How many faces are in the work? The tapestry of many faces, a scene, may work for what might be called figuration. Figuration being only (so to speak) the art working within a stock of images (gestures, expressions, etc.). What matters is that relationship, the play, between the one “person” and the other. The man on Christ’s left gestures to the crowd, Jesus looks downsadly, and the people look up to him with angry faces. There’s no need here for a “dense” face containing many lines. What is satisfactory in the form is the few certain lines, outlining emotion.

Now look on a portrait. It has the function of dedication, preserving, and “capturing” (“representing”) likeness. For Dürer this is the face of the heavy series of lines, creating the contours of the face, the physical realism of a moment which is both empty and, classically, the best way to capture the likeness of the body. This is the pleasure of meaning (in the most philosophical sense) in art. The answer in painting to the what/who is… question.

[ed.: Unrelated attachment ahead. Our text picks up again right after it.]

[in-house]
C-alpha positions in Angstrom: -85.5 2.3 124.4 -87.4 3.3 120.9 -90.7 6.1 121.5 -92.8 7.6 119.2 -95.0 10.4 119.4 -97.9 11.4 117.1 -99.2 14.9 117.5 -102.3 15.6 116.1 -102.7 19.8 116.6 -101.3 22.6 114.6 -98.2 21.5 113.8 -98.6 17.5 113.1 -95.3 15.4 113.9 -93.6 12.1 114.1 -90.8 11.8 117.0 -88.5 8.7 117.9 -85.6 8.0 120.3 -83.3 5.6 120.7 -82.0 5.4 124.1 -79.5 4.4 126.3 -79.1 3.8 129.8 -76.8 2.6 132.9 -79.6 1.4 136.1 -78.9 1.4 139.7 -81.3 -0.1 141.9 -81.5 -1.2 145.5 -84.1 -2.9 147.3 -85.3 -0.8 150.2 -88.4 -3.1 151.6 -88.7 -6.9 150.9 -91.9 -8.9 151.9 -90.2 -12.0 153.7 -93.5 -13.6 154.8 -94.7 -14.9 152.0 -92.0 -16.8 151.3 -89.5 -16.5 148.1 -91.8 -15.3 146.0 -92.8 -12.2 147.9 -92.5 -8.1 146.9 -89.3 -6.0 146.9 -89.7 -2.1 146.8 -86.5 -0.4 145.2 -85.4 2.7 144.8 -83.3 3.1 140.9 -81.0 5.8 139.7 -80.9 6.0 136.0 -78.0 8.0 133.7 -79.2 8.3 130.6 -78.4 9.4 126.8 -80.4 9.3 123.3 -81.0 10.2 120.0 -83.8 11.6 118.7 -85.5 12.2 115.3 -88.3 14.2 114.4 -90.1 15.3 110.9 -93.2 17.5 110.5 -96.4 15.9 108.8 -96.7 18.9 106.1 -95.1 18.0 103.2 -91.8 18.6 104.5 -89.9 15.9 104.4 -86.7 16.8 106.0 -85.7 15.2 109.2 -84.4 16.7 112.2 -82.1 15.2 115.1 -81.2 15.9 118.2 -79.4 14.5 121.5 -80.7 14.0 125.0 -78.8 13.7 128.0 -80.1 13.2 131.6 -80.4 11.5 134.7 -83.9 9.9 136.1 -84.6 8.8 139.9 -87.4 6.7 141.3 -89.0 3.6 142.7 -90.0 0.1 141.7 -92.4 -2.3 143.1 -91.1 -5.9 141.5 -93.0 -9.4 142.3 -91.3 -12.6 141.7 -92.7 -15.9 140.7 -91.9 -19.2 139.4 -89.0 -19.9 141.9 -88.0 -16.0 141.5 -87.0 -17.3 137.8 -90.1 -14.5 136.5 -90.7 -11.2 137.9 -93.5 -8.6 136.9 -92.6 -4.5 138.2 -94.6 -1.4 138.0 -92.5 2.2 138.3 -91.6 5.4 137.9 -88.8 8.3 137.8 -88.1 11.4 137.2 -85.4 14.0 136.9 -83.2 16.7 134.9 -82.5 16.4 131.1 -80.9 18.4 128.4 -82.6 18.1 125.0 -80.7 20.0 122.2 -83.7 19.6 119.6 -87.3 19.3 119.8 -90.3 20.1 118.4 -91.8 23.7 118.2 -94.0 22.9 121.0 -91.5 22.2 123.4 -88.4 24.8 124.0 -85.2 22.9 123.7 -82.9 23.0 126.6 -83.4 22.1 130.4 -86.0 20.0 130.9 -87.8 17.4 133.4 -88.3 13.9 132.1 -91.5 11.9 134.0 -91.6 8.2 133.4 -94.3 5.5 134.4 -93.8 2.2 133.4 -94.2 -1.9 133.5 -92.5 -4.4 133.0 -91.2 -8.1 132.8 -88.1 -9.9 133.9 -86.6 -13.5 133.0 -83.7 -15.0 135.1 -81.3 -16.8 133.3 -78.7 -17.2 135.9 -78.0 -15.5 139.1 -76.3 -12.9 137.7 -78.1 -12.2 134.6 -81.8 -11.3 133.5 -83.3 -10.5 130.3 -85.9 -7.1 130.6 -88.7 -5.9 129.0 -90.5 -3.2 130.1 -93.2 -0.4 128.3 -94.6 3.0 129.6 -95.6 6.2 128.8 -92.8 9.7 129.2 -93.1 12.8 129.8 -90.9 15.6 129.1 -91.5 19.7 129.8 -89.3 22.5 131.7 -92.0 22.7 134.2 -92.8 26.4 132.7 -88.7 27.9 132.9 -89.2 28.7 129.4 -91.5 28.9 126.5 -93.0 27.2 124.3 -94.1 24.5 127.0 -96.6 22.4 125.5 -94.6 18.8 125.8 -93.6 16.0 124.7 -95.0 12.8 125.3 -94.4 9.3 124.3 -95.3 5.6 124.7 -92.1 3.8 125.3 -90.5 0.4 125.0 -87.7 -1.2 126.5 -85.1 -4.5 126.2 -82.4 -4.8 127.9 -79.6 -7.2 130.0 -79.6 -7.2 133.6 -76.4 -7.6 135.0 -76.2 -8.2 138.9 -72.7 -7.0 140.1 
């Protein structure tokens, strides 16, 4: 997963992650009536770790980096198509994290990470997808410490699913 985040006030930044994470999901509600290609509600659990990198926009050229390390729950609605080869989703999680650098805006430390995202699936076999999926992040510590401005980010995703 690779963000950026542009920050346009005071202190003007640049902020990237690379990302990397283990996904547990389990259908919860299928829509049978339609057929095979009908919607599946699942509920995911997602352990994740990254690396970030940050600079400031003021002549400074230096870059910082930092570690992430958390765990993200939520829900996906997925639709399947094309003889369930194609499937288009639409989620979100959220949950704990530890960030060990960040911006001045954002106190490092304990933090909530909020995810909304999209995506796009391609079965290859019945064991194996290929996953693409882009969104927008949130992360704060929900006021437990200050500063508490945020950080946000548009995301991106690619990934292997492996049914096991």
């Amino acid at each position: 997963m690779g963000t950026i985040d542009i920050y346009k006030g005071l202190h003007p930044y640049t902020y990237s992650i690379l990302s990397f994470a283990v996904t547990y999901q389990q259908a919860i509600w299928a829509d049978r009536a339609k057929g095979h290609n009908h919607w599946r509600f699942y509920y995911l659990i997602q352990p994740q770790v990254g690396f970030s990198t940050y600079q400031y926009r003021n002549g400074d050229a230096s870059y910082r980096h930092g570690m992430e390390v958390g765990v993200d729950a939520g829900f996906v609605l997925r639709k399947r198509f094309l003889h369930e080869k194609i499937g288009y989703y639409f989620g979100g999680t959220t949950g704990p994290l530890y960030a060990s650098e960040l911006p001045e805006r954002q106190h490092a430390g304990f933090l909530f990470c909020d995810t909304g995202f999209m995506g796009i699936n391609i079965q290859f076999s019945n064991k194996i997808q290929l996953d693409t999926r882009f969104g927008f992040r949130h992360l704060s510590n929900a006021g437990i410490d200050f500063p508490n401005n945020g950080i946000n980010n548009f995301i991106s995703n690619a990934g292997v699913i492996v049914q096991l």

—Will Harrington, SJC Student (A, 20)

Albrecht Dürer: Master Prints is organized by the Reading Public Museum, Reading, Pennsylvania. Exhibition support provided by Rex and Katharine Pingle, Cynthia and Ed Shumaker, and Joan Vinson.
 
Gifts in kind: Art Things, Inc., Graul’s Market, Kathleen McSherry, Up.St.ART, and Merrifield Graphics and Publishing Service.

Realism in Allegory

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Pietro da Cortona, Allegory of Divine Providence and Barberini Power, Fresco, 1639; Galleria Nazionale d’Arte Antica, Rome, Italy